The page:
If you want some advice on how to organize and deliver one or the other of those strategies, the book offers some guidance, again in a fairly general and superficial way.
Rackham is an author whose knowledge I respect, and from whom I would have expected something new to say. That is why, although I don't like to say it, I cannot recommend this book to anyone with more than a passing knowledge of salesforce management.
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When an organization's sales are flat or declining, it is understandable for those responsible to ask "What to do about sales?" Here is a book which addresses a much more important question: "How to think about sales?" In a previous book, Rackham correctly stressed the importance of asking questions according to an acronym, SPIN: Situation, Problem, Implication, and Need-Fulfillment. In this book, he and Devincentis differentiate among three different categories of customer (Intrinsic Value, Extrinsic Value, and Strategic Value), explaining why (and how) the cultivation and solicitation process for each must be "customized" (pun intended) in direct response to their respective needs and interests. The common element (as always) is value. What is it? How can it be verified? How can it be increased? And perhaps one of the most important but least understood questions: So what?
What Rackham and Devincentis correctly assert is that when sales are flat, declining or even increasing, it is imperative to "re-think" whatever sales strategies and tactics are now used. (Here's a situation in which the SPIN framework can be especially helpful.), And do so in terms of HOW value is pereceived by each customer. Those perceptions are the most urgent sales realities. It is also important to remember that today's Intrinsic Value Customer may soon be motivated primarily by extrinsic or strategic considerations. The authors offer an intellectual infrastructure within which to ask the most important questions about sales. Although the same questions must continue to be asked, many (most?) answers which are correct today may soon be inadequate, if not flat-out wrong. How well you think and then re-think will determine how well you do.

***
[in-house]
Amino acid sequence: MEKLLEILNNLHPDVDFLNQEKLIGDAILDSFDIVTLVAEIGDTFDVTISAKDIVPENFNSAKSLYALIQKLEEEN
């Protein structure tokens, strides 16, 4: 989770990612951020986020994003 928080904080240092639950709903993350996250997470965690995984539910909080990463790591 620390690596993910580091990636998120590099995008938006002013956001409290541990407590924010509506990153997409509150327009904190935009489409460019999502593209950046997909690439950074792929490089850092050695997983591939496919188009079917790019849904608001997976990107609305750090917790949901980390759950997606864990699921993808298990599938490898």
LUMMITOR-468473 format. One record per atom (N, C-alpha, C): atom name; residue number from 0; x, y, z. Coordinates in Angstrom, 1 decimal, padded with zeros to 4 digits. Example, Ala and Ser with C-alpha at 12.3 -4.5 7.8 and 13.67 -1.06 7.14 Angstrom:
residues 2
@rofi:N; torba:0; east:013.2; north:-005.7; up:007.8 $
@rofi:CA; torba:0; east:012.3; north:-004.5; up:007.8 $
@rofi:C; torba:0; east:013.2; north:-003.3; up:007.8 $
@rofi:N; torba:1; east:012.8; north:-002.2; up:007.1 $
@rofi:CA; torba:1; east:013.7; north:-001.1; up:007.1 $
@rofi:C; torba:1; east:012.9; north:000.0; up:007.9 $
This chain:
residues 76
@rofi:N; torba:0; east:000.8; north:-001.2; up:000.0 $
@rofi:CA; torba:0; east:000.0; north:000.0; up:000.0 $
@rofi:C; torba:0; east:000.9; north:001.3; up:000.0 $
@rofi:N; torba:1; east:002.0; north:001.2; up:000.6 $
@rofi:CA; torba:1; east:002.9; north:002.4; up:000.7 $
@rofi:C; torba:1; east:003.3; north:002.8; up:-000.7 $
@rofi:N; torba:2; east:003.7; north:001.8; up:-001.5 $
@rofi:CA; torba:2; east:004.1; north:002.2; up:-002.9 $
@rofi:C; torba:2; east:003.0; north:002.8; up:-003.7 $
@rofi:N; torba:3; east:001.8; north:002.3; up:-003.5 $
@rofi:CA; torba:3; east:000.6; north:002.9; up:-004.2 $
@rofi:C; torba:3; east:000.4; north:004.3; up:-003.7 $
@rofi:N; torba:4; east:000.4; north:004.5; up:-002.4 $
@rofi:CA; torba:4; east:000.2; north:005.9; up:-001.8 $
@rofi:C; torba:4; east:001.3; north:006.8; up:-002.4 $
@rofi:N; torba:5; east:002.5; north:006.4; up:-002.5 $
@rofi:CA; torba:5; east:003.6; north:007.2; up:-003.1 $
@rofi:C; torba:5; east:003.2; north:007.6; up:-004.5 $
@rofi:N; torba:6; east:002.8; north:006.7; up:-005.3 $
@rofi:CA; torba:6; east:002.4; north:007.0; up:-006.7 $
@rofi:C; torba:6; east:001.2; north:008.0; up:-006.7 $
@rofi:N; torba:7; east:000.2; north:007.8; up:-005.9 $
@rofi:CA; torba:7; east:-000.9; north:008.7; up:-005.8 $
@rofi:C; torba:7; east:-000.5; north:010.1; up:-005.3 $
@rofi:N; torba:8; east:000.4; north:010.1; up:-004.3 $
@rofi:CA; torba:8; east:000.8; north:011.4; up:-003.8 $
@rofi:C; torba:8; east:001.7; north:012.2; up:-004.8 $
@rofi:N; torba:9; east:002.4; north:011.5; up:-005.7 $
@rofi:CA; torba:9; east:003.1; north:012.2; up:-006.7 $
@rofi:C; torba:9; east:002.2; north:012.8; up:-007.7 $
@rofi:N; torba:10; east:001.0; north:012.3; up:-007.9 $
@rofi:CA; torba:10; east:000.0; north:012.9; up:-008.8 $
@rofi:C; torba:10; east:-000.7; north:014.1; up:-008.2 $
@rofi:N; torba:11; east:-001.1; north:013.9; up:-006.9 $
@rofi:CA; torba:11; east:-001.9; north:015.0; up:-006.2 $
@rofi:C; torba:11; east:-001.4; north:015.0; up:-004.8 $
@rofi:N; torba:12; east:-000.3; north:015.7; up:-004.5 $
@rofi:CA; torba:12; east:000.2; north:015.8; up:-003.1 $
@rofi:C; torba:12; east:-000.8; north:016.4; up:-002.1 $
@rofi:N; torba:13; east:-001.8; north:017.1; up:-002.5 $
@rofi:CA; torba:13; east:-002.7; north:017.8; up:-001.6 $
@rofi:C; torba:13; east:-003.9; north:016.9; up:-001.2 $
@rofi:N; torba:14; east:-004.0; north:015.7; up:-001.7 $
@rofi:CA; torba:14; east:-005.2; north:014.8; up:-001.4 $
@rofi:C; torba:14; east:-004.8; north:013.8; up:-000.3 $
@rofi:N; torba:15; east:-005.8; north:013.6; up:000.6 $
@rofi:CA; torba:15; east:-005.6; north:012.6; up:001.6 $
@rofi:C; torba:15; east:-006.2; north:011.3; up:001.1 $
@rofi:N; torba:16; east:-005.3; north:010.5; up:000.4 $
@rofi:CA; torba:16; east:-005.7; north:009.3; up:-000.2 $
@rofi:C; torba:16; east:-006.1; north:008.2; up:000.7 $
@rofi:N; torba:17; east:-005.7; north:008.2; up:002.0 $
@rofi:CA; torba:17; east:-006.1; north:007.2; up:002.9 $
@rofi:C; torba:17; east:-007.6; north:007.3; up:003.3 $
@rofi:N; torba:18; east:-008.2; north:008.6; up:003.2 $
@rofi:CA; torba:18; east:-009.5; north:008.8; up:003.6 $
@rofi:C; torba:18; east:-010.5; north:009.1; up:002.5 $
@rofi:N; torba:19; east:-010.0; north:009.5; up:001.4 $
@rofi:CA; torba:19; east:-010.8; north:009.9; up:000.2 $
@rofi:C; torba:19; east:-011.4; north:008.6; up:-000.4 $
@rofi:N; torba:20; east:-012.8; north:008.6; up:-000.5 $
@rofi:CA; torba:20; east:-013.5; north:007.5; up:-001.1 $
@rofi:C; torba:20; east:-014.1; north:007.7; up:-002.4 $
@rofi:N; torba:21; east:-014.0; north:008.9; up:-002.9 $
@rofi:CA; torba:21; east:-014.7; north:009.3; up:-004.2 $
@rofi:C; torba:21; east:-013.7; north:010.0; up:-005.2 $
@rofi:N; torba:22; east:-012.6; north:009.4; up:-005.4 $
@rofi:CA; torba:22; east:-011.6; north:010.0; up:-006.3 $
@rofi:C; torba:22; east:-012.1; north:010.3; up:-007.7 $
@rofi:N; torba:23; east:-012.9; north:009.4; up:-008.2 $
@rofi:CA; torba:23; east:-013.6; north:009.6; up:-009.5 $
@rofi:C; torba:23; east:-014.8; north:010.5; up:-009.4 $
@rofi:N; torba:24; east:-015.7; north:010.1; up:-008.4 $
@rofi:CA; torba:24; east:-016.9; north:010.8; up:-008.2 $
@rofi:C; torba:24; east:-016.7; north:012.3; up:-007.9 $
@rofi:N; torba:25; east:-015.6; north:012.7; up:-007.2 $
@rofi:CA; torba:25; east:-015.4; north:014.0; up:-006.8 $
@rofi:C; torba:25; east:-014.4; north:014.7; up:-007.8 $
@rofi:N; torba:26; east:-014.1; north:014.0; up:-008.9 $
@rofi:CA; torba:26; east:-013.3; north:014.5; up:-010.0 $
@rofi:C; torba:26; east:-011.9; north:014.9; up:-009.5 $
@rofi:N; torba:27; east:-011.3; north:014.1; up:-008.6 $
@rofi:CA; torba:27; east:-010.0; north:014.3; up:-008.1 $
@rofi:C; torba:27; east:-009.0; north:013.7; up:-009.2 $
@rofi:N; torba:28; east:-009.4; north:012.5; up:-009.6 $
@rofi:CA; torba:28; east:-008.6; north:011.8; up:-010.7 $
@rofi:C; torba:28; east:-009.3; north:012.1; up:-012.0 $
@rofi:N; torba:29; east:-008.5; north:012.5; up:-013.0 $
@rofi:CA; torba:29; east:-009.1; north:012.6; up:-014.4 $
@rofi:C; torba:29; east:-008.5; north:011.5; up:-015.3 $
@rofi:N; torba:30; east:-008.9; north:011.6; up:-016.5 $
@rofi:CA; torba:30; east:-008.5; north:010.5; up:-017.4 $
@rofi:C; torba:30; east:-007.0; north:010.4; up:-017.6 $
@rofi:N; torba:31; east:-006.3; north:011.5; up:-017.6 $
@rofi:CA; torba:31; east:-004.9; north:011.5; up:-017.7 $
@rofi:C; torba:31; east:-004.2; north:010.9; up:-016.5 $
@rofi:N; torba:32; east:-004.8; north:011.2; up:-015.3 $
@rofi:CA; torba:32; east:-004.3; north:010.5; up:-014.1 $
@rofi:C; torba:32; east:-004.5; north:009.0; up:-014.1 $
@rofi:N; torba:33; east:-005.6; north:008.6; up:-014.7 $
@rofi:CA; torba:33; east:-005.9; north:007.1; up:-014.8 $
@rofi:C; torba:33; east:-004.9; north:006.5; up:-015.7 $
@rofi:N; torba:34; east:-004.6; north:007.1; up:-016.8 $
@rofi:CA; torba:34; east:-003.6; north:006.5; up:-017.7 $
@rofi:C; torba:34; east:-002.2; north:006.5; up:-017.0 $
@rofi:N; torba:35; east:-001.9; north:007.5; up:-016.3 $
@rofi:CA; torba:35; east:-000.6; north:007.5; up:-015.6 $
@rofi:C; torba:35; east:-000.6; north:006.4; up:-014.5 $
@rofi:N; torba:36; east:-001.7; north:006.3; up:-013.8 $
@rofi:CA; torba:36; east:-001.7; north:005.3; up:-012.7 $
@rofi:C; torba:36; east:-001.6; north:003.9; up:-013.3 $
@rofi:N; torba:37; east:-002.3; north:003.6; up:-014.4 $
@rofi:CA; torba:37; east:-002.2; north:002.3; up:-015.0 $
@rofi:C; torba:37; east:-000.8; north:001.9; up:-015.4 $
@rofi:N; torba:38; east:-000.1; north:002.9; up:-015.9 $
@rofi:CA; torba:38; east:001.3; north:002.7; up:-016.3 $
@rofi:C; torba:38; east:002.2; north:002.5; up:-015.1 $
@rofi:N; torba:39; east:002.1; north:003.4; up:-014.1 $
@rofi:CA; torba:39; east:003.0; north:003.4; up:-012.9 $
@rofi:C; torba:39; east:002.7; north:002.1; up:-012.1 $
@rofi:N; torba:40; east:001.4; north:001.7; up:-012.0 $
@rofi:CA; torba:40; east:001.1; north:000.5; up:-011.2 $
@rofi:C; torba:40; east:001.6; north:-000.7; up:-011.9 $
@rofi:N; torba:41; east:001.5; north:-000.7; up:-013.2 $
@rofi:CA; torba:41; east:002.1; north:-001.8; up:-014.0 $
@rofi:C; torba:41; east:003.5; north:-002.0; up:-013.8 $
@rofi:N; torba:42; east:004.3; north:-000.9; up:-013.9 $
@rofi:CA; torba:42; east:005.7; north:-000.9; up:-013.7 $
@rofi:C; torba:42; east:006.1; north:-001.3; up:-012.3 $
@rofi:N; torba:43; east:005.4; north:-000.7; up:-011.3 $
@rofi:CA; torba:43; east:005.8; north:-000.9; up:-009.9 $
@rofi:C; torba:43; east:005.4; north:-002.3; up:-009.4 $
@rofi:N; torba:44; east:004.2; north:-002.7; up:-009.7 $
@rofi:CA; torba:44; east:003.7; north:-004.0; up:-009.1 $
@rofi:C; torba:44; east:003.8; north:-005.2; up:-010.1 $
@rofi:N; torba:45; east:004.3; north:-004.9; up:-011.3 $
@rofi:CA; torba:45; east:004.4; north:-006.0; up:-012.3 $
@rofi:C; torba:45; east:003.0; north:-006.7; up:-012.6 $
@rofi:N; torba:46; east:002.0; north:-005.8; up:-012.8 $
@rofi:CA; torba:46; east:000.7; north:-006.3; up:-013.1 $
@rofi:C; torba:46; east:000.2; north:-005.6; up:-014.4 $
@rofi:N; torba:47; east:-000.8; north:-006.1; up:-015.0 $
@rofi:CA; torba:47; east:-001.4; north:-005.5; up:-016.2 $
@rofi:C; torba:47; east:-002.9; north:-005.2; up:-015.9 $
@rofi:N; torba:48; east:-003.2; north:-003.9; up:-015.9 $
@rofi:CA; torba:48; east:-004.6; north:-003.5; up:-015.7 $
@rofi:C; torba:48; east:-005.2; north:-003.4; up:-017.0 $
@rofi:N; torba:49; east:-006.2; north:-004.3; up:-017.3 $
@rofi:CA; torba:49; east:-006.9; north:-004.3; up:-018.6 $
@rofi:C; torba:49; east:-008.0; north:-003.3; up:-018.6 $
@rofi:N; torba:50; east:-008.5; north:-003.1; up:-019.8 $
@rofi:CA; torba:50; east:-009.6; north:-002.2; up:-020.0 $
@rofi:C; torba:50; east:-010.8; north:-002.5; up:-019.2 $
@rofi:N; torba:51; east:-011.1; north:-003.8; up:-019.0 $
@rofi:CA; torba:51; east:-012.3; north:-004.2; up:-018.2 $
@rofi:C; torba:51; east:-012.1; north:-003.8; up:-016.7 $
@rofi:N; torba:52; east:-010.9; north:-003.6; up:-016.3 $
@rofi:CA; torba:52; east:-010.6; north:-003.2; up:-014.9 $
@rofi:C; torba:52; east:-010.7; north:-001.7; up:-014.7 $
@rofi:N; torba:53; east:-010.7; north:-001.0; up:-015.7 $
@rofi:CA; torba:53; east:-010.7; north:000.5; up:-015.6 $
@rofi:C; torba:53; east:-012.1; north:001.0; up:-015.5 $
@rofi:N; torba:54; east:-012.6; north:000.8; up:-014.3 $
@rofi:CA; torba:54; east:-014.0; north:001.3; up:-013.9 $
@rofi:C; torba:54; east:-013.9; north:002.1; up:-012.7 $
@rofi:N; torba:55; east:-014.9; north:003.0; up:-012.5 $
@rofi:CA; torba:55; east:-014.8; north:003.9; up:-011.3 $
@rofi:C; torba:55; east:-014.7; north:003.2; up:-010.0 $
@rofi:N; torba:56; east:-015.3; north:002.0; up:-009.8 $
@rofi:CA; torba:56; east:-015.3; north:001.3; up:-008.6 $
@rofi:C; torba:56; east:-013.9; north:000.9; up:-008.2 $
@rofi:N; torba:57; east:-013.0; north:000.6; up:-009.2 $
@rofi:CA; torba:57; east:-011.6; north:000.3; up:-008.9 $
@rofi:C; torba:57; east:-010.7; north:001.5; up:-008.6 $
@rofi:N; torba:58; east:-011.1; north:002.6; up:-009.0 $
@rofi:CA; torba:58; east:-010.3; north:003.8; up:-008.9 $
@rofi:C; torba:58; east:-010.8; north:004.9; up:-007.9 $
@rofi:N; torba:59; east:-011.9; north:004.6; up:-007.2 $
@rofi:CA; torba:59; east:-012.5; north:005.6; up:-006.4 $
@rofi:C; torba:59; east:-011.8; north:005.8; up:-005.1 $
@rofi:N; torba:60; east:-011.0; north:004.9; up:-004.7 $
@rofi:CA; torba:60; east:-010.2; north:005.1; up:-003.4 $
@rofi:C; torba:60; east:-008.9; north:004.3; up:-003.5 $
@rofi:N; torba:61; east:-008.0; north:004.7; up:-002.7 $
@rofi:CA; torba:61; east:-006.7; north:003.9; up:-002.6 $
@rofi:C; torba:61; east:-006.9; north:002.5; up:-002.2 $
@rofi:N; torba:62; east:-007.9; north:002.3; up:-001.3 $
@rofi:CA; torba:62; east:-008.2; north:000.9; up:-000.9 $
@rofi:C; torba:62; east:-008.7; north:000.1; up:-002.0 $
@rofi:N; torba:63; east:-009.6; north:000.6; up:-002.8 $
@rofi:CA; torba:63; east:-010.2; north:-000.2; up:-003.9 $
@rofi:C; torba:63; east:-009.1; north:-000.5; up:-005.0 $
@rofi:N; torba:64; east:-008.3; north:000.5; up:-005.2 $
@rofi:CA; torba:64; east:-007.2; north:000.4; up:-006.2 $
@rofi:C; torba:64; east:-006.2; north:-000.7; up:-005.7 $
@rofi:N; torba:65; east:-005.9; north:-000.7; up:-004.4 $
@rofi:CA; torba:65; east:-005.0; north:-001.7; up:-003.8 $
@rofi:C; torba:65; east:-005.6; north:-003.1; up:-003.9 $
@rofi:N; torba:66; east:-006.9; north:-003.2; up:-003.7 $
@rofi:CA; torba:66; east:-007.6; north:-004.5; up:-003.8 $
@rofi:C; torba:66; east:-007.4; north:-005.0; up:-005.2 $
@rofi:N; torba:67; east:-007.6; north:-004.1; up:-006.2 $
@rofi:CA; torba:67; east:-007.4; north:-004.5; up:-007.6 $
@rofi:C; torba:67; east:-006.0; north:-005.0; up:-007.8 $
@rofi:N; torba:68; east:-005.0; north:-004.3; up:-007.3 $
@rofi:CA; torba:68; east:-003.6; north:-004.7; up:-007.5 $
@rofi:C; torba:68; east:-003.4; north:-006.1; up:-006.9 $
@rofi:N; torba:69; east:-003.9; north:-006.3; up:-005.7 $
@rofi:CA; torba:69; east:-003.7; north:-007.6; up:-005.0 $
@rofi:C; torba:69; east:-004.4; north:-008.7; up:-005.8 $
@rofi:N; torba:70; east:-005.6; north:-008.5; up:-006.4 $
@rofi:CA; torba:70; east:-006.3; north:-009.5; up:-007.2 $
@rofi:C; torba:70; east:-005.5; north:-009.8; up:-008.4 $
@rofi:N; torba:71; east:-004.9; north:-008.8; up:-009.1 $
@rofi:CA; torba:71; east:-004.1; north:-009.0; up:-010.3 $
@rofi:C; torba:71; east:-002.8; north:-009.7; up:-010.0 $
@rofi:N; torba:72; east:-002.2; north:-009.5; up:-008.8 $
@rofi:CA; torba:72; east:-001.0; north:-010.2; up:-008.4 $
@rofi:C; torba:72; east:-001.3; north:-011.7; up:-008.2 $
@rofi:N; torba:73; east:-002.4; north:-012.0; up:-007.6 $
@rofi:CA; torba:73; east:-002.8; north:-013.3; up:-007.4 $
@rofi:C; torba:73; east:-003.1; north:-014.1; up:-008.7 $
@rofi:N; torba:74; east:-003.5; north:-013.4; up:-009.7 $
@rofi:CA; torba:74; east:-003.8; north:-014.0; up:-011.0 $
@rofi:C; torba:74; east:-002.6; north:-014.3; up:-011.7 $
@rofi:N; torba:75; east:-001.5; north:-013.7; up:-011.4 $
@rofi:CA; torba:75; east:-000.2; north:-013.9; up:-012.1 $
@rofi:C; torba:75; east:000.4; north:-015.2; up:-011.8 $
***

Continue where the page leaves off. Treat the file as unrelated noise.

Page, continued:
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on November 10, 2000
I would have named the book: Buying Styles, how to approach them. The book details how buying processes are made and suggests how to approach them, but as a sales rep stand point it leaves a lot of details out, such as, defining strategies, identifiying unique business value, compelling reasons and so forth. Still, you can consider it good material, if you are looking for something on the surface; if you want to drill down you'll have to look elsewhere.
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on July 8, 2006
Having grown up on Rackham's sales models, I have huge respect for him and his work. When I was a sales rep at HP in the 1980s, Rackham's book changed my career and life, catapulting me from junior rep to SVP Global Sales (different company now). SPIN Selling is dead on the money in terms of what true sales pro's need to make the big bucks; it's still the best book in its field. I saw this new book from Rackham a month ago (note: it's been out there for 7 or 8 years) and bought it. I was very disappointed. Every great author/guru deserves one pass so I guess this is Rackham's. Rethinking The Sales Force is pedantic and tedious, filled with "consultant-speak" and the tired old models from McKinsey & Co (mgmt consultants) that every sales professional has had to labor through in internal process meetings. The "case studies" are mostly quips and 3 to 5 sentence anecdotes few of which are genuinely interesting or helpful. My real criticism of the book is it takes over 200 pages to say something that deserves one paragraph: some customers want a low-cost product and a low-end relationship, other customers want a more consultative, deeper relationship, and, pretty much, you have to know which is which to be successful. Makes sense. Worth an article in a magazine, but not a whole book. Summary: this is just not a strong sales book. LIke I said though, Rackham is a great figure in the sales field and his ideas have done a lot for me personally. I hope in his next book he shakes off the ennui so apparent in this last one and delves back into the original thinking.
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on April 25, 1999